Tech CEOs descend on Washington for AI forum
Drama is already brewing over Senate Majority Leader Chuck Schumer's forum tomorrow on AI.
Why it matters: The high-profile forum will have some of the world's biggest names in tech talking AI regulation with senators, setting the tone for how government and industry will work together on AI rules.
- Tomorrow's forum will feature the CEOs of the country's most powerful tech companies, including X's Elon Musk, Meta's Mark Zuckerberg, Google's Sundar Pichai and OpenAI's Sam Altman, plus some union and civil society group leaders.
Some groups are taking issue with the closed-door format and tech-exec-heavy guest list.
- The advocacy group Fight for the Future said it would have liked to see more Black, brown, disabled and queer human rights organizations invited.
- More than 70 artists who use generative AI sent a letter to Schumer last week to try to ensure their voices are included in a conversation they noted is primarily being had by companies.
- The Motion Picture Association of America and the Writers Guild of America are invited, but there are no artists using generative AI specifically included in the event, said Creative Commons, the group that organized the letter.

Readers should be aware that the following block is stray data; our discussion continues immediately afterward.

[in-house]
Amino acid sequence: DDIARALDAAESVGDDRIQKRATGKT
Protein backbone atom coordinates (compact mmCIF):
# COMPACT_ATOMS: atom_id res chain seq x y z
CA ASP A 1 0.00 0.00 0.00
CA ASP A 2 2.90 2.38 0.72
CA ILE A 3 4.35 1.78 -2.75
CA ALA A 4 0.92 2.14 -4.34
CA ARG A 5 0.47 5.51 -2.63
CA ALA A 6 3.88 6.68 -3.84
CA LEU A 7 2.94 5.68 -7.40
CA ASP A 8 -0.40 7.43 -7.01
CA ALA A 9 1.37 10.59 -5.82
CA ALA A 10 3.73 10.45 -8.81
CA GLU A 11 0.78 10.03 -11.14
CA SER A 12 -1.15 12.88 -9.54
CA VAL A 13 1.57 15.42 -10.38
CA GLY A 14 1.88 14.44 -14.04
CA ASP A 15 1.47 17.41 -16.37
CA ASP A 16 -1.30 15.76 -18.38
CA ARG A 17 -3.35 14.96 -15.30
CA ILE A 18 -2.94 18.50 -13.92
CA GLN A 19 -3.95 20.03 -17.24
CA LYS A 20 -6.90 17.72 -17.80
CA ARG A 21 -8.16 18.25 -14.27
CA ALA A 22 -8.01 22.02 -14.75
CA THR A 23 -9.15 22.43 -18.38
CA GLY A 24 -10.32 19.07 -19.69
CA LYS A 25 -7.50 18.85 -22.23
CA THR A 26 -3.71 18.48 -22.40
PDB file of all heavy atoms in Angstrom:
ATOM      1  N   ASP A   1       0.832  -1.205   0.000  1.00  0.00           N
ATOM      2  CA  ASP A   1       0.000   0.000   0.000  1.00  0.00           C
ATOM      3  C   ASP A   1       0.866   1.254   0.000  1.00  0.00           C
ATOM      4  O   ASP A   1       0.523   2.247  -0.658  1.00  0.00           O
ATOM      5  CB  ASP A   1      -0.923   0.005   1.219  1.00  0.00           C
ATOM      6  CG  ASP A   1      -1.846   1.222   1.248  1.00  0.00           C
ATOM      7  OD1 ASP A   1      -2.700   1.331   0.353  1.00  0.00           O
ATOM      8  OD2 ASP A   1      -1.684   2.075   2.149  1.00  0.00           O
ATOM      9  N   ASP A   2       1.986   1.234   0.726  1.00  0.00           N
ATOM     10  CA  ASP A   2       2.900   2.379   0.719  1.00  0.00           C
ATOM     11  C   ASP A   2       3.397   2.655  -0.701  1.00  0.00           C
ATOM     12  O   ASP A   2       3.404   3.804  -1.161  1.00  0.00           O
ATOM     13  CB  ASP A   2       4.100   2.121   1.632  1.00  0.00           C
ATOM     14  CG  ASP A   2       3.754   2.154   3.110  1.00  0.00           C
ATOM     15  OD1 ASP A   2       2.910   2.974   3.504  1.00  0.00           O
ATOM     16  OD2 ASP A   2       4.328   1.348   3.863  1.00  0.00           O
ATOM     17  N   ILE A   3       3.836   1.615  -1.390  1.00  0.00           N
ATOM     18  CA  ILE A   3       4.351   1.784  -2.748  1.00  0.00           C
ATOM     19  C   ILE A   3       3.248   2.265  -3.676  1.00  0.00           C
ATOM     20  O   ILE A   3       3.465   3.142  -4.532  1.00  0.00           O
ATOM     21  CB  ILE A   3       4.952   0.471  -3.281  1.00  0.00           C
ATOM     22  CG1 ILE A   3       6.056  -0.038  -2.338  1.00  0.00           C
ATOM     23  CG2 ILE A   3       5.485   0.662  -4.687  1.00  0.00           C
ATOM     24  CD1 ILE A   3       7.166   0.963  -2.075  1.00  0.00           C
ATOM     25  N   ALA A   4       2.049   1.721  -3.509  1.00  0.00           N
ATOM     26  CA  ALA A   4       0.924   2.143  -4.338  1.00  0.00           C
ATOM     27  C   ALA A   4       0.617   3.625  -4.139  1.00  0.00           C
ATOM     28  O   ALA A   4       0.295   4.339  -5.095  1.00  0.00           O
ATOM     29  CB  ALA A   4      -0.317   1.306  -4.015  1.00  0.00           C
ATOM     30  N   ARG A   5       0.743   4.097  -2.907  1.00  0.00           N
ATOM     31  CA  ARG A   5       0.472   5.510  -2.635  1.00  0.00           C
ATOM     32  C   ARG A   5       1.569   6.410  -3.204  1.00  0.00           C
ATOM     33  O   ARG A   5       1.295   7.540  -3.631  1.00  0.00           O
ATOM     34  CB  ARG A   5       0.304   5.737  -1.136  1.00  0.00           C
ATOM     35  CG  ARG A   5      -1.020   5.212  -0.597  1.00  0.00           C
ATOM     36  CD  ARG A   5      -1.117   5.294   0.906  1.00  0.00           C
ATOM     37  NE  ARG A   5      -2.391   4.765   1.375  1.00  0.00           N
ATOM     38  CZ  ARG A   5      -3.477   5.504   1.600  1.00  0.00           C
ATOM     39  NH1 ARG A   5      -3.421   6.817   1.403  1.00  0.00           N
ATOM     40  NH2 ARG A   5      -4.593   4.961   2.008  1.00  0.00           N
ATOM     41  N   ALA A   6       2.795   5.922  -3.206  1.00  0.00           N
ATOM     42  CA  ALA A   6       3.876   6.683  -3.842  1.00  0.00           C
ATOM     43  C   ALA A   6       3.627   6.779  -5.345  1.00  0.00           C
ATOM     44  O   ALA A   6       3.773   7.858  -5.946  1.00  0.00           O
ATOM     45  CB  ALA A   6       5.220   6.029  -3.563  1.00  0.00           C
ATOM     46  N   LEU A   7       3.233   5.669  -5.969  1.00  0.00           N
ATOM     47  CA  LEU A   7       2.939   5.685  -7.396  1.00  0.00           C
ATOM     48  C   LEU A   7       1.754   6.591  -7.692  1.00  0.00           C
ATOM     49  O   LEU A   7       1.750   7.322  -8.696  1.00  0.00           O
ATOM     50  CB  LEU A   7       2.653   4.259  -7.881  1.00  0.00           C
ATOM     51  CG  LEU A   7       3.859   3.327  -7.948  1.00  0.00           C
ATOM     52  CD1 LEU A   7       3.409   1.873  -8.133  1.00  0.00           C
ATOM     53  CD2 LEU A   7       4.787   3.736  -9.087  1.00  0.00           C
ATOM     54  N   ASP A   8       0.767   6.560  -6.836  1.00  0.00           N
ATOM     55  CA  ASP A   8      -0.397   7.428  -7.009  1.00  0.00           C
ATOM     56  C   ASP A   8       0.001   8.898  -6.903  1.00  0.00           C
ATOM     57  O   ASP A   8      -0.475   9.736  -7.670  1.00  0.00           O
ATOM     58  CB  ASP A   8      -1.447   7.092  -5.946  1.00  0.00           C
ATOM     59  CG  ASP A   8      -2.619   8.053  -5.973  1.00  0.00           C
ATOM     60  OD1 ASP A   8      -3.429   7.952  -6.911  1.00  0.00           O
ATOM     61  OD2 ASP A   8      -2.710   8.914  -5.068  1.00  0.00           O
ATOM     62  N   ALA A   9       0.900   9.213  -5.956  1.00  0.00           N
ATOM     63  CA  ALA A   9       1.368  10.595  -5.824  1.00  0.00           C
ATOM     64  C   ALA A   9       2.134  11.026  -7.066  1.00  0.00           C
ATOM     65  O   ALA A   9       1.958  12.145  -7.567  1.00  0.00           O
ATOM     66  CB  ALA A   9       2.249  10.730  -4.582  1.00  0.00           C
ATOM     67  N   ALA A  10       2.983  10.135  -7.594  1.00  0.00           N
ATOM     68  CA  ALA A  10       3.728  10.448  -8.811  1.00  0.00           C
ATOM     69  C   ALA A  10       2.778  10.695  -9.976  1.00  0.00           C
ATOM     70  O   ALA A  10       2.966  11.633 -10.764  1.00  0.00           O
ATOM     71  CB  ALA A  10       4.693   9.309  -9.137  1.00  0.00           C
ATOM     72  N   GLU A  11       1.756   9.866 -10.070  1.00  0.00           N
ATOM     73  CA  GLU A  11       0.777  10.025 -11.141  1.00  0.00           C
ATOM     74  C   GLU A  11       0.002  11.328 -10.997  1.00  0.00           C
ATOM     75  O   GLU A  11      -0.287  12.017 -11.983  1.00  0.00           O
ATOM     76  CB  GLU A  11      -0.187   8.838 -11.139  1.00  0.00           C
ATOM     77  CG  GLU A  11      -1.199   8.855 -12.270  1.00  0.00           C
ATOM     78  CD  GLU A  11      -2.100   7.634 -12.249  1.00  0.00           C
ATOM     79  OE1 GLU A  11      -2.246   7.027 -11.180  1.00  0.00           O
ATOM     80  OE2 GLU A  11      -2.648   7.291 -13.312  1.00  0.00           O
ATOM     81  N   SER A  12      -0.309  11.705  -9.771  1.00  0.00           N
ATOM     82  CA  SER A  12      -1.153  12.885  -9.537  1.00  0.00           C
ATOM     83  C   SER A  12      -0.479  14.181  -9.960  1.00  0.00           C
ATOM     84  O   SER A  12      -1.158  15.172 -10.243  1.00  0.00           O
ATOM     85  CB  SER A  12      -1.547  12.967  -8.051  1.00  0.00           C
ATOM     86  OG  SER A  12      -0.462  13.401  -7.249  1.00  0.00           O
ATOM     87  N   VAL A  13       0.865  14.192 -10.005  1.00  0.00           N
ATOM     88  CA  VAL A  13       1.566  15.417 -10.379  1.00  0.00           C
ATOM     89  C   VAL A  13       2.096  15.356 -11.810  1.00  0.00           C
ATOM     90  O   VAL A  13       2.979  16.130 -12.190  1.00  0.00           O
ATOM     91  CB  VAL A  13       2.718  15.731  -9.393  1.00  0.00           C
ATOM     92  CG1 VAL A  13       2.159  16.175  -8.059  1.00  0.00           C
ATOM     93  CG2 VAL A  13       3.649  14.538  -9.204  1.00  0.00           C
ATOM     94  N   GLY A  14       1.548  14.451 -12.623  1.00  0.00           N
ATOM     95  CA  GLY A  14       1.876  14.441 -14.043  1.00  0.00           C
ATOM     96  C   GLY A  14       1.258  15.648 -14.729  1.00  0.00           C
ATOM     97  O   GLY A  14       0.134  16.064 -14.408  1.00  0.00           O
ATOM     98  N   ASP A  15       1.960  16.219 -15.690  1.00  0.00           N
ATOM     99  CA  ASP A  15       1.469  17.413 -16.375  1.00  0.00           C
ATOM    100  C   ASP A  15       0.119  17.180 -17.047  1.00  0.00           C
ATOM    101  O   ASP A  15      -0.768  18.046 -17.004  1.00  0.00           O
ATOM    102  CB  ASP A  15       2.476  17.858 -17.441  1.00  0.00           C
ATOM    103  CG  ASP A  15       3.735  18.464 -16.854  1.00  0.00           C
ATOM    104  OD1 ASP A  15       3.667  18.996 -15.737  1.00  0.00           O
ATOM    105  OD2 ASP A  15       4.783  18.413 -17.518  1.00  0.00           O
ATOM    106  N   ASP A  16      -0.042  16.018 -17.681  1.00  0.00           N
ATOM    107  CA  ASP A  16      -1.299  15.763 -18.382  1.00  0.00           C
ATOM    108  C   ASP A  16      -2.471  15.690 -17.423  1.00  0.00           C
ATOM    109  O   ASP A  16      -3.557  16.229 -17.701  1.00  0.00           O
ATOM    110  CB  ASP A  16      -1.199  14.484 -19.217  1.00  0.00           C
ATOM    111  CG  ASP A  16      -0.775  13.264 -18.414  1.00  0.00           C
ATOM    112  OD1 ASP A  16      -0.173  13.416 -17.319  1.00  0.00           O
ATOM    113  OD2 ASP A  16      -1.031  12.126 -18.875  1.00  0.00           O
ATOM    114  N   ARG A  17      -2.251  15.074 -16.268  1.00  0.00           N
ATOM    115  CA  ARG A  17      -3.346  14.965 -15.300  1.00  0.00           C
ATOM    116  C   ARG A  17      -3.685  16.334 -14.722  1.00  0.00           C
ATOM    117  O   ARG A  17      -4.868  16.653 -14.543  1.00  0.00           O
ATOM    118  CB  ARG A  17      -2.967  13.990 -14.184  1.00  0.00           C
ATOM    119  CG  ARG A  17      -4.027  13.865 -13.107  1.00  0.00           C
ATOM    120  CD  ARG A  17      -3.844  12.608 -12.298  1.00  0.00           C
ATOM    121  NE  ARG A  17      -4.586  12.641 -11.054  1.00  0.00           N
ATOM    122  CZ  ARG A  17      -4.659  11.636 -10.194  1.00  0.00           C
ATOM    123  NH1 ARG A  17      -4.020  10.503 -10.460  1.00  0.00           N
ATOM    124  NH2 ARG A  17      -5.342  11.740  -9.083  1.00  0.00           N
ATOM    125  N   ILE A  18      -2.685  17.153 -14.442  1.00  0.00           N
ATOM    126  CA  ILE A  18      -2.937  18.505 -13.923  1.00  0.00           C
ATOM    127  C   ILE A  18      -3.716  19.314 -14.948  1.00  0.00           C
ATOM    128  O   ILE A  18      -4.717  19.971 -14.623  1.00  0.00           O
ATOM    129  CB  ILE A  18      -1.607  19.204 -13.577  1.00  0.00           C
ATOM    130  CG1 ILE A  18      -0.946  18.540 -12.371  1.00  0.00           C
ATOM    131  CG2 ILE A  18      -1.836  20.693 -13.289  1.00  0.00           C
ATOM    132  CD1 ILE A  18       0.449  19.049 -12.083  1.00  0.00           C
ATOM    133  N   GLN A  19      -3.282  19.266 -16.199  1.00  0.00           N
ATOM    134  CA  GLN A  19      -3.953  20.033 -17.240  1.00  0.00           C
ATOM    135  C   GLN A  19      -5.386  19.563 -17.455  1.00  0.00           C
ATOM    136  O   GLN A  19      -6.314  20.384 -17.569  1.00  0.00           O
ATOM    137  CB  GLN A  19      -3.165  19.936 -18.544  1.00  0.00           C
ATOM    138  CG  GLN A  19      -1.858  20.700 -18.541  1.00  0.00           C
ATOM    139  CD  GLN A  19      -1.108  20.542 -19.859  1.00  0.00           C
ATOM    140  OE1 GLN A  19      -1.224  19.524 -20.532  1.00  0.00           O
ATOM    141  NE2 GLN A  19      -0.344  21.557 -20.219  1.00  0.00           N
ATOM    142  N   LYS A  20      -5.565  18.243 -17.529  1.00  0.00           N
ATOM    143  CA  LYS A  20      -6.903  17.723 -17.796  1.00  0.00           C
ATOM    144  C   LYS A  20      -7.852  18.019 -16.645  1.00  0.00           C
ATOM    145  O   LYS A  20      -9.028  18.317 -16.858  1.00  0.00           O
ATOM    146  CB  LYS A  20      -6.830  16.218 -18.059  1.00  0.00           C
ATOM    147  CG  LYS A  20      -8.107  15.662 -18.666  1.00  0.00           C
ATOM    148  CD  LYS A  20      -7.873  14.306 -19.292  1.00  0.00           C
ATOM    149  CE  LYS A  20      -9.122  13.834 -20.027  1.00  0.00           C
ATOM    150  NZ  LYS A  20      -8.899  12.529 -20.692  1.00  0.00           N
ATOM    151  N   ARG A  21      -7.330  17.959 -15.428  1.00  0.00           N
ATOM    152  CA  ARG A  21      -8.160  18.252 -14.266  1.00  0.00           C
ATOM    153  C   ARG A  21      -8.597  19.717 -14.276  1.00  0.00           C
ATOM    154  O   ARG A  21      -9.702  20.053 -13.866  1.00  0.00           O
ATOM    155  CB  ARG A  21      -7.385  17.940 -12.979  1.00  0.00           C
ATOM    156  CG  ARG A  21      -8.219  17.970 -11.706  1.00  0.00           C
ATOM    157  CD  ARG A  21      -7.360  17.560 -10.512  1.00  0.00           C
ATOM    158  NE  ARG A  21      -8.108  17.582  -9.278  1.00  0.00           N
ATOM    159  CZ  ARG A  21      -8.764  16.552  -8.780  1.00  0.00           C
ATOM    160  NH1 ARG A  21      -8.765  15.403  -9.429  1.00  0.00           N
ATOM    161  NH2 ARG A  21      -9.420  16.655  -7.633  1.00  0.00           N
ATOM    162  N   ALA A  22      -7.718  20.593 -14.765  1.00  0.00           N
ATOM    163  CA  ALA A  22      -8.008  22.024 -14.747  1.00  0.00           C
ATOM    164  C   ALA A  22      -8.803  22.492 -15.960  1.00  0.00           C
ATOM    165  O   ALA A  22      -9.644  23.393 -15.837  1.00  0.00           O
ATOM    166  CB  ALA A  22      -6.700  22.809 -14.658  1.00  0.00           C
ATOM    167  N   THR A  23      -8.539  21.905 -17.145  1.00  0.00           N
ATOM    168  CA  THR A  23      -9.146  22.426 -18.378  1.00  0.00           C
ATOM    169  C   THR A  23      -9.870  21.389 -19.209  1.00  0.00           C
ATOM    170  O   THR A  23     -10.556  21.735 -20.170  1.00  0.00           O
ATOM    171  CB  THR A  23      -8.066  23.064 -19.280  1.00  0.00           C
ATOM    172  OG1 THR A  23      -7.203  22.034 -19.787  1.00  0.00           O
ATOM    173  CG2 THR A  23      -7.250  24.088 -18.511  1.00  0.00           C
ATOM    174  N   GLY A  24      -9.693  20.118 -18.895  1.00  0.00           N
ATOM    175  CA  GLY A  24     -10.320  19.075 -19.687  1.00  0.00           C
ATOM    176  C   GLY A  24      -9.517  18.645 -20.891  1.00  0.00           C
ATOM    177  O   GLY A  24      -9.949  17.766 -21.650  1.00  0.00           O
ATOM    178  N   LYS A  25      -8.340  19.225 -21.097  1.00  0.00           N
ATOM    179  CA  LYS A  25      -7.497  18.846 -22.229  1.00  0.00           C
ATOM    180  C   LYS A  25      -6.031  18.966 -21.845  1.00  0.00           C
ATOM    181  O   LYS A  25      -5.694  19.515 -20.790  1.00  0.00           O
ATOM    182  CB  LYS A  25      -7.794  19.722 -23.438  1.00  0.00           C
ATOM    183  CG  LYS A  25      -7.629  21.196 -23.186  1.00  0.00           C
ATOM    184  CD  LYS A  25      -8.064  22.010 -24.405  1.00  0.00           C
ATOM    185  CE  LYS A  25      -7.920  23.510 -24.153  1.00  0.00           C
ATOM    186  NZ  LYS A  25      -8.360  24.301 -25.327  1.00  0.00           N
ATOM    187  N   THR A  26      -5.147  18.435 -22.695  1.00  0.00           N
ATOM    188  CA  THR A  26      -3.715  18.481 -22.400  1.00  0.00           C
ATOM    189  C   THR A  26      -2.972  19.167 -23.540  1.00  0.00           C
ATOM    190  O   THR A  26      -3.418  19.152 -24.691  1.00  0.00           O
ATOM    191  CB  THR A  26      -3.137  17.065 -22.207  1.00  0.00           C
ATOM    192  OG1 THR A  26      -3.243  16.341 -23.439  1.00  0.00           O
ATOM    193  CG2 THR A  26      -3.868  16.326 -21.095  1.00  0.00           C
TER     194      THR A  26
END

- Other groups have said the closed-door nature of the briefing lacks transparency.
How it works: The event is set to last at least six hours, split between morning and afternoon sessions.
- The morning panel will include guided questioning from Schumer and the senators he chose to help him lead the forums: Sens. Todd Young, Mike Rounds and Martin Heinrich.
- Per a copy of the schedule obtained by Axios, this and future forums "are structured as a dialogue between experts rather than a traditional committee hearing or briefing."
What they're saying: "We have a balanced and diverse group at the table: not just those from tech, but AI experts and ethicists who have spent years researching and advancing the technology," Schumer said in a floor speech.
- "We'll also have organizations outside the industry representing labor and civil rights, the world of academia, defense and so much more."
What we're watching: Altman, who is becoming a familiar face on the Hill, will be there for both sessions, a source close to the company said.
- OpenAI has been focused on the safe development of frontier AI systems.
- Chip giant Nvidia's CEO Jensen Huang will highlight the importance of predictable and transparent AI regulation, and he'll tell senators that existing laws should be examined before they pass new ones, per a source close to the company.
- UnidosUS president Janet Murguía told Axios she'll be there to help make sure communities of color are included in both the legislative process and AI development.
- "Too often, our perspective is brought in after something's been developed, designed or written, and we really need to be represented in this discussion," Murguía said.